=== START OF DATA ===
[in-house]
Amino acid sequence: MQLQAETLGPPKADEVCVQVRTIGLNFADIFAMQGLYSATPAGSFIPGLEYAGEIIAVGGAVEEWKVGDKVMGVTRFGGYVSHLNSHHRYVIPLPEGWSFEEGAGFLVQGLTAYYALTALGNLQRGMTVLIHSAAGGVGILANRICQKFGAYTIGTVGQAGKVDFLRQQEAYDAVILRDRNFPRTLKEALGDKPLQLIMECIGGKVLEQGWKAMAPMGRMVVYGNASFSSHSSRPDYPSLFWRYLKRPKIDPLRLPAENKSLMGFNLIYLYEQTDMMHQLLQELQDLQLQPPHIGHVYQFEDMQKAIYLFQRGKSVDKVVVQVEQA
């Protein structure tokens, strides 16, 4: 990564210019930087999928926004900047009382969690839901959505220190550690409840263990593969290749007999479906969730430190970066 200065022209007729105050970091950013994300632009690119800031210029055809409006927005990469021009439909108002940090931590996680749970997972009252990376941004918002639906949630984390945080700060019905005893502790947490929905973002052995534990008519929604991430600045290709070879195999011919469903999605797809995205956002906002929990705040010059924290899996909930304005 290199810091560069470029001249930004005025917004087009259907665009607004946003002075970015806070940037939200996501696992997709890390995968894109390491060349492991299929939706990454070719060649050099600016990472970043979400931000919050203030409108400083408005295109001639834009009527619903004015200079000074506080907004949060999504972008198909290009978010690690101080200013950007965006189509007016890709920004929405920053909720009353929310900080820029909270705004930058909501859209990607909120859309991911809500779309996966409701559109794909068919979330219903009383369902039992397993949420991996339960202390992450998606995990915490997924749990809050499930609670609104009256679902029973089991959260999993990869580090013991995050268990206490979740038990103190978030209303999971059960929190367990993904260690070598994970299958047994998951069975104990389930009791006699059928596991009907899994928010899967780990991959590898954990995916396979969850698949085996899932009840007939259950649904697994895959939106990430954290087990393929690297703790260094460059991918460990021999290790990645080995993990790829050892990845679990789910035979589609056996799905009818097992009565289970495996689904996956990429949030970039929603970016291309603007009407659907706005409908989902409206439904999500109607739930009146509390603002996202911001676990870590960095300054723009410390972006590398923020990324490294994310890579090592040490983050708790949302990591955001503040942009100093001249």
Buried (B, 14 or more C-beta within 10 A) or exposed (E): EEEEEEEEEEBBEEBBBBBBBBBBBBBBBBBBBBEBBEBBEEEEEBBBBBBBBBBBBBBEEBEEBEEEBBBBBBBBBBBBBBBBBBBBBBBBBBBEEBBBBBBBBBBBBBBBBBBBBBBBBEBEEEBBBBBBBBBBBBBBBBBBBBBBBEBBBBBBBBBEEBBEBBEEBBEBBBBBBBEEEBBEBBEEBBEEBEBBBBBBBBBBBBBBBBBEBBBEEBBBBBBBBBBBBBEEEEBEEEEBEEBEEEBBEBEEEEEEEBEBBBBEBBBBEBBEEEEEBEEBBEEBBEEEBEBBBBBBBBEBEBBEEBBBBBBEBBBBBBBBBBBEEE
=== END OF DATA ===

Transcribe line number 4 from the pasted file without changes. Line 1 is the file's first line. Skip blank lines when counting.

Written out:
Buried (B, 14 or more C-beta within 10 A) or exposed (E): EEEEEEEEEEBBEEBBBBBBBBBBBBBBBBBBBBEBBEBBEEEEEBBBBBBBBBBBBBBEEBEEBEEEBBBBBBBBBBBBBBBBBBBBBBBBBBBEEBBBBBBBBBBBBBBBBBBBBBBBBEBEEEBBBBBBBBBBBBBBBBBBBBBBBEBBBBBBBBBEEBBEBBEEBBEBBBBBBBEEEBBEBBEEBBEEBEBBBBBBBBBBBBBBBBBEBBBEEBBBBBBBBBBBBBEEEEBEEEEBEEBEEEBBEBEEEEEEEBEBBBBEBBBBEBBEEEEEBEEBBEEBBEEEBEBBBBBBBBEBEBBEEBBBBBBEBBBBBBBBBBBEEE